This study was funded by the South Carolina SmartState Program®. M. J. Brown is supported by grant K01MH115794 from the National Institute of Mental Health. The sponsors had no role in the design, analysis or decision to publish these findings. The content is solely the responsibility of the authors and does not necessarily represent the official views of the South Carolina SmartState Program® or the National Institutes of Health.
Compliance with Ethical Standards
Conflict of interest
All the authors declare that they have no conflict of interest.
All procedures performed in studies involving human participants were in accordance with the ethical standards of the institutional and/or national research committee and with the 1964 Helsinki declaration and its later amendments or comparable ethical standards.
Informed consent was obtained from all individual participants included in the study.
- 4.Pai A, Suris AM, North CS. Posttraumatic stress disorder in the DSM-5: controversy, change, and conceptual considerations. Behav Sci (Basel). 2017;7(1):1–7.Google Scholar
- 21.McEwen BS. Protective and damaging effects of stress mediators: central role of the brain. Dialog Clin Neurosci. 2006;8(4):367–81.Google Scholar
- 33.Abler L, Sikkema KJ, Watt MH, et al. Traumatic stress and the mediating role of alcohol use on HIV-related sexual risk behavior: results from a longitudinal cohort of South African women who attend alcohol-serving venues. J Acquir Immune Defic Syndr. 2015;68(3):322–8.PubMedPubMedCentralCrossRefGoogle Scholar
- 36.Centers for Disease Control and Prevention. HIV in the Southern United States. CDC Issue Brief. Available at: https://www.cdc.gov/hiv/pdf/policies/cdc-hiv-in-the-south-issue-brief.pdf. Accessed 29 Oct 2018.
- 38.South Carolina Department of Health and Environmental Control—Division of Surveillance and Technical Support Bureau of Disease Control. An epidemiological profile of HIV and AIDS in South Carolina 2017. Available at: https://scdhec.gov/sites/default/files/docs/Health/docs/stdhiv/pp_CH1-EpiProfile.pdf. Accessed 29 Oct 2018.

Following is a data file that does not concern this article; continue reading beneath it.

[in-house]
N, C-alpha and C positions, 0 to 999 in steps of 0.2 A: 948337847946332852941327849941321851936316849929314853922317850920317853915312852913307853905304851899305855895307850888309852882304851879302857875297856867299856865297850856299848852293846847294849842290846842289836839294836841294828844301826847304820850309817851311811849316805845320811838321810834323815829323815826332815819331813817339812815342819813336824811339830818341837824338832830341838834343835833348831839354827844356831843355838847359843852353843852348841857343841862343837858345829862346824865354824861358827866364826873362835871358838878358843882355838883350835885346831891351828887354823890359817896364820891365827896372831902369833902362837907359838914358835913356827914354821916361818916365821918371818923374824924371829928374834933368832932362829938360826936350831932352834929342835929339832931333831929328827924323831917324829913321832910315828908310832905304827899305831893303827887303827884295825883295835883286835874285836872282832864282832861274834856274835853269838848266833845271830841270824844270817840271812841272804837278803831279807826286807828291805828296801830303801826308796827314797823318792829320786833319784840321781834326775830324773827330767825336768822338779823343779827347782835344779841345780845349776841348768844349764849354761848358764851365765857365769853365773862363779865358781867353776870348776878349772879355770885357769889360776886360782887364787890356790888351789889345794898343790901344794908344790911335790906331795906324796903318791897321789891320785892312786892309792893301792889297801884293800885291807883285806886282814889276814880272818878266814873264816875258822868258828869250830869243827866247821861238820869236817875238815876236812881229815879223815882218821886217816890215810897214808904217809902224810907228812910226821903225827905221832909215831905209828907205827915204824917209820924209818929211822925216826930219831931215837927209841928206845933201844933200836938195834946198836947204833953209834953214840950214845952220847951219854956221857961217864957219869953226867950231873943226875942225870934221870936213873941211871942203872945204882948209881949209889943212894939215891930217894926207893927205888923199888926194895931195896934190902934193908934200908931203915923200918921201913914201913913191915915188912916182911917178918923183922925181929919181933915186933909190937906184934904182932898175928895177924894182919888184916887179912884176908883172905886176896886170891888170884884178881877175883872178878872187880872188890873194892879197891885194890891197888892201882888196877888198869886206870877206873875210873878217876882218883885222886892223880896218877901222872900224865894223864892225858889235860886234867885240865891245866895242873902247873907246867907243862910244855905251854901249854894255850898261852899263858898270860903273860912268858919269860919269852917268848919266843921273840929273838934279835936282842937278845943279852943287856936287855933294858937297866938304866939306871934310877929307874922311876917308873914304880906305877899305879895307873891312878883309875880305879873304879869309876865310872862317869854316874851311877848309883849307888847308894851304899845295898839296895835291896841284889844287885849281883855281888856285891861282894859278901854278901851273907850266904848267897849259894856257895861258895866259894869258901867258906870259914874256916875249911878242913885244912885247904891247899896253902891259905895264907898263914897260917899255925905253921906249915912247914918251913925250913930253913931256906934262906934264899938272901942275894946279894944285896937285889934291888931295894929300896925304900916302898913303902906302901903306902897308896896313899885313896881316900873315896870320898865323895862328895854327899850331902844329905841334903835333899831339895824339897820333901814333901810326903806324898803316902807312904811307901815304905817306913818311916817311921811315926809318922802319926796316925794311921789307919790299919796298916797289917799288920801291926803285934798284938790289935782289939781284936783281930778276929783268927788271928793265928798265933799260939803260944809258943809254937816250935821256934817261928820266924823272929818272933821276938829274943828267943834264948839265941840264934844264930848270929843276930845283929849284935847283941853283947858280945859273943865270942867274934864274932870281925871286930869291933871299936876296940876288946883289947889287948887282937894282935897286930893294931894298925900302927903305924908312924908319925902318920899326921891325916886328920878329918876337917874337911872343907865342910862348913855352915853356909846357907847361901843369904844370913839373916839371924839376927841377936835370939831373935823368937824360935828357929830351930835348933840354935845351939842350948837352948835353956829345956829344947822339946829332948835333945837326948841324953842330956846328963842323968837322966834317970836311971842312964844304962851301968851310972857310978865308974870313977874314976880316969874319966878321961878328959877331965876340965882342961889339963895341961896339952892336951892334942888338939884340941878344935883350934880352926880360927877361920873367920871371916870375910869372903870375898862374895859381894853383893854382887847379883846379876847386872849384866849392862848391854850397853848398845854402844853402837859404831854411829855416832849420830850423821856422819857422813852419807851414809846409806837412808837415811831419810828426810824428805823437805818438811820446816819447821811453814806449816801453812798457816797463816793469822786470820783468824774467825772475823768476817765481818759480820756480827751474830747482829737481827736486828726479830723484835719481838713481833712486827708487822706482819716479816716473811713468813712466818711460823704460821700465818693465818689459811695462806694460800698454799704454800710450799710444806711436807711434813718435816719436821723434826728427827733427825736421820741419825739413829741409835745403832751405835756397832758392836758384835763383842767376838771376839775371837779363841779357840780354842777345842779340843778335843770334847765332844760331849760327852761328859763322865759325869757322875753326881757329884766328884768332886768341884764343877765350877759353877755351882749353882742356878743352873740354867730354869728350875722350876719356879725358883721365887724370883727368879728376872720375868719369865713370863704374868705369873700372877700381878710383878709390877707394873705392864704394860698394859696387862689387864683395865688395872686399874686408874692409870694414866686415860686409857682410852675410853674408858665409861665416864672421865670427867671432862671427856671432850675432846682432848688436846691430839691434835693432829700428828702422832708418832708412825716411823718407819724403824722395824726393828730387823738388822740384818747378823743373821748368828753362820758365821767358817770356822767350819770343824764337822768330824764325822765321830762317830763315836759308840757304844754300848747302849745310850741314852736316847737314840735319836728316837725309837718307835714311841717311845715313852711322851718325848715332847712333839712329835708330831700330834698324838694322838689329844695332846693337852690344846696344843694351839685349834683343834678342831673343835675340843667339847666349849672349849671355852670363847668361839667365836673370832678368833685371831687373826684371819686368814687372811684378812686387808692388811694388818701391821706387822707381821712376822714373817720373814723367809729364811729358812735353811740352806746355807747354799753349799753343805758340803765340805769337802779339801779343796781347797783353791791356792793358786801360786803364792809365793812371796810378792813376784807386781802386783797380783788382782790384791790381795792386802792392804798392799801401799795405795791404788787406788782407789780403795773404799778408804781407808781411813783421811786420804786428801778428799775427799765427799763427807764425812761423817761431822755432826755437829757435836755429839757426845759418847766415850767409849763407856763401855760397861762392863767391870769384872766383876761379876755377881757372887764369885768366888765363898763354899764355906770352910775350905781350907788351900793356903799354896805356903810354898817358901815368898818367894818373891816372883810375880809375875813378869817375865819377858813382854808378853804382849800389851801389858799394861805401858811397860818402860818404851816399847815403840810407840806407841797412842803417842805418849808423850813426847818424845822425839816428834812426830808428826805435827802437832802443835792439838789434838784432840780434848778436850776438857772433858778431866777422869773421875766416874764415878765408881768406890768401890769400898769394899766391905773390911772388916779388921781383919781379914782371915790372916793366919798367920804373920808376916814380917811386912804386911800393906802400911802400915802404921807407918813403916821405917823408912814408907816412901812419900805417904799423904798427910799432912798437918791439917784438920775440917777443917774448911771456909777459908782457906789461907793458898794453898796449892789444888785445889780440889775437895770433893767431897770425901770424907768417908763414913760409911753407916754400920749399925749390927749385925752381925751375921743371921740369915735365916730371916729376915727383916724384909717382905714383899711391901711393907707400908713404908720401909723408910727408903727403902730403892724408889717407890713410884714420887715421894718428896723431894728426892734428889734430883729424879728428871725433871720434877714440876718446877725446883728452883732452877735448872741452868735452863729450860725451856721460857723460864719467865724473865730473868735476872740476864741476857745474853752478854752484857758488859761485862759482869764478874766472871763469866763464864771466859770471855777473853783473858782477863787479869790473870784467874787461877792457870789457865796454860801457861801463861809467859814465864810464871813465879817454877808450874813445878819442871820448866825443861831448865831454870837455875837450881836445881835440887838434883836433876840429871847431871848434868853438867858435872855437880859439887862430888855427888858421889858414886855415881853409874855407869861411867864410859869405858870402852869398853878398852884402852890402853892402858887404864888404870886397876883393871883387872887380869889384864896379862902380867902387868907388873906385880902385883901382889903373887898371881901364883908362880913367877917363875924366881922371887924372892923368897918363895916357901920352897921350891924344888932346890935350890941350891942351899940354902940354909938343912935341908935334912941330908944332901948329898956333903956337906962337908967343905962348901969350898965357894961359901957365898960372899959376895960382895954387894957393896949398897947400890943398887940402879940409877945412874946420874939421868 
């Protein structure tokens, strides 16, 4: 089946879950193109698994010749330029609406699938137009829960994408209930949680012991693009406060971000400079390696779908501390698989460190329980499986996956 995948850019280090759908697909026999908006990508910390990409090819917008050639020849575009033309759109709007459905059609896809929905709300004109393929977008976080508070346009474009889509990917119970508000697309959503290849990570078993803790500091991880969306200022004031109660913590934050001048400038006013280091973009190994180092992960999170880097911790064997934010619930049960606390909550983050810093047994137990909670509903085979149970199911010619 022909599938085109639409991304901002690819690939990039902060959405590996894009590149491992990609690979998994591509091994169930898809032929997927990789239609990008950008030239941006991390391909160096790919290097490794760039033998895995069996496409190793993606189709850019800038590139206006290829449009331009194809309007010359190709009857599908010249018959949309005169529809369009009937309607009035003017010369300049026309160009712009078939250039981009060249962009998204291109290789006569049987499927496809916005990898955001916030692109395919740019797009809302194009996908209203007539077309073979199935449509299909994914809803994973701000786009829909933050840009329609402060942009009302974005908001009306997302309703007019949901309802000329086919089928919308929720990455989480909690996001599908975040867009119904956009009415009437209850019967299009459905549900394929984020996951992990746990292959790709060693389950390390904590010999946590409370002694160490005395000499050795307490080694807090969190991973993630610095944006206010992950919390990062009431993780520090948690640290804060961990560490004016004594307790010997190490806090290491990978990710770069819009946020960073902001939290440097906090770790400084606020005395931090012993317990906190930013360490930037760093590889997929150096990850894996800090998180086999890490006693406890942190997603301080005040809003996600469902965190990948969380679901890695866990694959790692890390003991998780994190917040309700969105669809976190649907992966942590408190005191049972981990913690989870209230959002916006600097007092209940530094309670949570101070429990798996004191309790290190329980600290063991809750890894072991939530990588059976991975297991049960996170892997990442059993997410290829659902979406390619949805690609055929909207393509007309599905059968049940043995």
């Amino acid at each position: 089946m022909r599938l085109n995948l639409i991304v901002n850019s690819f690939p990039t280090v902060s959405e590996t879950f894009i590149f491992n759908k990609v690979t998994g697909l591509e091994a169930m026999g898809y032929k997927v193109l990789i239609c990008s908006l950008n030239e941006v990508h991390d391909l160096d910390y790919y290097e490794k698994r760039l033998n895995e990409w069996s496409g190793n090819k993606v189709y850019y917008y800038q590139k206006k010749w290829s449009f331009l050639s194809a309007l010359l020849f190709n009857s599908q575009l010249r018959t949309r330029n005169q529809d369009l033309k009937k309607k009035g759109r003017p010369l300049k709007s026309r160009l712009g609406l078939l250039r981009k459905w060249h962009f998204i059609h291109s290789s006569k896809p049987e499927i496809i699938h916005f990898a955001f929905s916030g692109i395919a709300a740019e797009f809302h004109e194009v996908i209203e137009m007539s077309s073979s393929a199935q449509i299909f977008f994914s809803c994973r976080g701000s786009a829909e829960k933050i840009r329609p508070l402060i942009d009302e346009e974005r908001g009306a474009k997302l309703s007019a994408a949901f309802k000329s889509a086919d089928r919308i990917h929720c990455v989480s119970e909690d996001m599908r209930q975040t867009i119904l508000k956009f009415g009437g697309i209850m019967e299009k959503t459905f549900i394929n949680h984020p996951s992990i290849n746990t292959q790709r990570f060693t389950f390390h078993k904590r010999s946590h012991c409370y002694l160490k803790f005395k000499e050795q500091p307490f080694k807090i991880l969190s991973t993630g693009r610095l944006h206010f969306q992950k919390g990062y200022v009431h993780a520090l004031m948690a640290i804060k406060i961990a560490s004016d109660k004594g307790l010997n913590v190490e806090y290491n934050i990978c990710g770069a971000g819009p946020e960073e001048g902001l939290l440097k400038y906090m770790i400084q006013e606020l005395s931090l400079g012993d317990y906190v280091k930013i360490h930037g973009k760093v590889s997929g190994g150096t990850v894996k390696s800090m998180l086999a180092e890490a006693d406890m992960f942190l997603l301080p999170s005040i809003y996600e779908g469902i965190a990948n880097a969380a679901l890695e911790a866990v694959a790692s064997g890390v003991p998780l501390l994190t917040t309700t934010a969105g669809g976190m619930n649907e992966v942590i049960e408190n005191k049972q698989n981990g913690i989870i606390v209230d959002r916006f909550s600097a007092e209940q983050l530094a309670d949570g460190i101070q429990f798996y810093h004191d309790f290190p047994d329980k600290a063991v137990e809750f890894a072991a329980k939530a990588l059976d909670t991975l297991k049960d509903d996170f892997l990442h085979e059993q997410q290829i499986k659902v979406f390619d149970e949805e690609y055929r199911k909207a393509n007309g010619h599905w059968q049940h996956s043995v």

- 42.Tabachnik BG, Fidell LS. Using multivariate statistics. 5th ed. Boston: Pearson; 2007.Google Scholar
- 51.Dale SK, Pierre-Louis C, Bogart LM, O’Cleirigh C, Safren SA. Still I rise: the need for self-validation and self-care in the midst of adversities faced by Black women with HIV. Cult Divers Ethnic Minor Psychol. 2018 [Epub ahead of print].Google Scholar
- 52.Grulich AE, Bavinton BR, Jin F, et al. HIV transmission in male serodiscordant couples in Australia, Thailand and Brazil. Conference on Retroviruses and Opportunistic Infections. Seattle, Washington, 2015 [abstract 1019LB].Google Scholar
- 54.Centers for Disease Control and Prevention. HIV Surveillance Report, 2016. Available at: http://www.cdc.gov/hiv/library/reports/hiv-surveillance.html. Accessed 29 Oct 2018.
- 56.Deshpande B. Feature selection with mutual information, Part 2: PCA disadvantages. Available at: http://www.simafore.com/blog/bid/105347/Feature-selection-with-mutual-information-Part-2-PCA-disadvantages. Accessed 14 Dec 2018.
- 57.Tavakol M, Dennick R. Making sense of Cronbach’s alpha. Available at: https://www.statisticshowto.datasciencecentral.com/cronbachs-alpha-spss/. Accessed 29 Oct 2018.
- 59.The Institute: Harm Reduction Coalition. The forgotten population in HIV prevention: Heterosexual Black/African American men. Available at: https://harmreduction.org/wp-content/uploads/2012/02/Forgotten-Population-Position-Paper.pdf. Accessed 20 Dec 2018.